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Effects of contaminants on reproductive success of aquatic birds nesting at Edwards Air Force Base, California

Archives of Environmental Contamination and Toxicology

By:
, , and
DOI: 10.1007/s00244-005-0226-1

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Abstract

Contamination by organochlorine pesticides (OCs), polychlorinated biphenyls, metals, and trace elements at Edwards Air Force Base (EAFB), located in the Mojave Desert, could adversely affect nesting aquatic birds, especially at the sewage lagoons that comprise Piute Ponds. Estimates of avian reproduction, in conjunction with analyses of eggs and avian foods for contaminant residues, may indicate the potential for negative effects on avian populations. From 1996 to 1999, we conducted studies at the Piute Ponds area of EAFB to evaluate the impacts of contaminants on nesting birds. Avian reproduction was evaluated in 1999. Eggs were collected for chemical analyses in 1996 and 1999, and African clawed frogs (Xenopus laevis), a likely food source, were collected for chemical analyses in 1998. Avian species occupying the higher trophic levels-black-crowned night-heron (Nycticorax nycticorax), white-faced ibis (Plegadis chihi), and American avocet (Recurvirostra americana)-generally bioaccumulated higher concentrations of contaminants in their eggs. Reproductive success and egg hatchability of night-herons and white-faced ibises in the Piute Ponds were similar to results observed at other western colonies. Deformities were observed in only one embryo in this study, but concentrations of contaminants evaluated in this ibis embryo were considered insufficient to have caused the deformities. Because clawed frogs, a primary prey item for night-herons at Piute Ponds, had no detectable levels of any OCs, it is likely that OCs found in night-heron eggs were acquired from the wintering grounds rather than from EAFB. The presence of isomers of dichlorodiphenyltrichloroethane (DDT) in ibis eggs indicated recent exposure, but invertebrates used for food by ibises were not sampled at Piute Ponds, and conclusions about the source of OCs in ibis eggs could not be made. Concentrations of contaminants in random and failed eggs of individual species were not different, and we concluded that contaminants did not cause the observed egg failures. ?? 2006 Springer Science+Business Media, Inc.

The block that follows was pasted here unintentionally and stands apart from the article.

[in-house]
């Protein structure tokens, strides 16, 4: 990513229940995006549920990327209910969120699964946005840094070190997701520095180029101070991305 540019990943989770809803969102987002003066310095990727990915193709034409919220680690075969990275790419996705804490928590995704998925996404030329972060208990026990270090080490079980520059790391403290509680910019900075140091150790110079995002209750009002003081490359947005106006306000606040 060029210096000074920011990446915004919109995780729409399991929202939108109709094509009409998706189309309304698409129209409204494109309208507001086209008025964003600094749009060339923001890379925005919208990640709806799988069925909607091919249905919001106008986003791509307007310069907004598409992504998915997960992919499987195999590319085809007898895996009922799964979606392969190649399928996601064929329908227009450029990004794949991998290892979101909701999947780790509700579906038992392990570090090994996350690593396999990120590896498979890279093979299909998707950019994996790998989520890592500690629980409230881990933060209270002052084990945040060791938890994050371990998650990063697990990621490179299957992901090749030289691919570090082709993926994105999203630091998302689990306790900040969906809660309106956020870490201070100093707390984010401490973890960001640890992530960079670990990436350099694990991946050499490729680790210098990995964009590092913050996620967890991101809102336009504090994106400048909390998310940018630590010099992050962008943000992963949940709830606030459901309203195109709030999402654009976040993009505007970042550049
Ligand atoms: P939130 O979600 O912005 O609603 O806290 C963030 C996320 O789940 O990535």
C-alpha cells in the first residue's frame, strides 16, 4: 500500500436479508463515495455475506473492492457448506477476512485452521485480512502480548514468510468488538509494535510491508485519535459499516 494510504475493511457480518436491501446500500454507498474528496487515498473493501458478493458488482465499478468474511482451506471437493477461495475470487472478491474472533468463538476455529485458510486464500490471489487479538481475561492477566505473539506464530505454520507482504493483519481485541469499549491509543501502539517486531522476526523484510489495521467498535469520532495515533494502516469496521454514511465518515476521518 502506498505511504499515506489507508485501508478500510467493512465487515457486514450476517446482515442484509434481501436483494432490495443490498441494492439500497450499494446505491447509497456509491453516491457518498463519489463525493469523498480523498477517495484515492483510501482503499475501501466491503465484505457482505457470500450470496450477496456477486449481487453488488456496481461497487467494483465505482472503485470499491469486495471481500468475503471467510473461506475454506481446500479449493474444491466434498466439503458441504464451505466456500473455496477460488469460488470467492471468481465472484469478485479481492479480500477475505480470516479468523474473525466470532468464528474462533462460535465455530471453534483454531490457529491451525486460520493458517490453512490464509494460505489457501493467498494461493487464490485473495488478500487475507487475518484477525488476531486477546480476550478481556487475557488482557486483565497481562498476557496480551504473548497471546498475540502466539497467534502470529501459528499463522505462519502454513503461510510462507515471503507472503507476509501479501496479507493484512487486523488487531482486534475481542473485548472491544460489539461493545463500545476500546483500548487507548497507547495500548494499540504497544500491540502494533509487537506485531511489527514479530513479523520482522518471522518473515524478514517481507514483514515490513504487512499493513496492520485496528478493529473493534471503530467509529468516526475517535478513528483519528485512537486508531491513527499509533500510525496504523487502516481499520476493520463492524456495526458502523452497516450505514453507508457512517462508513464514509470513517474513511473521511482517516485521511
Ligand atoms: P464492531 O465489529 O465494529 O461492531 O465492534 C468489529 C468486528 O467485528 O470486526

Additional Publication Details

Publication type:
Article
Publication Subtype:
Journal Article
Title:
Effects of contaminants on reproductive success of aquatic birds nesting at Edwards Air Force Base, California
Series title:
Archives of Environmental Contamination and Toxicology
DOI:
10.1007/s00244-005-0226-1
Volume
51
Issue:
4
Year Published:
2006
Language:
English
Larger Work Type:
Article
Larger Work Subtype:
Journal Article
Larger Work Title:
Archives of Environmental Contamination and Toxicology
First page:
711
Last page:
719
Number of Pages:
9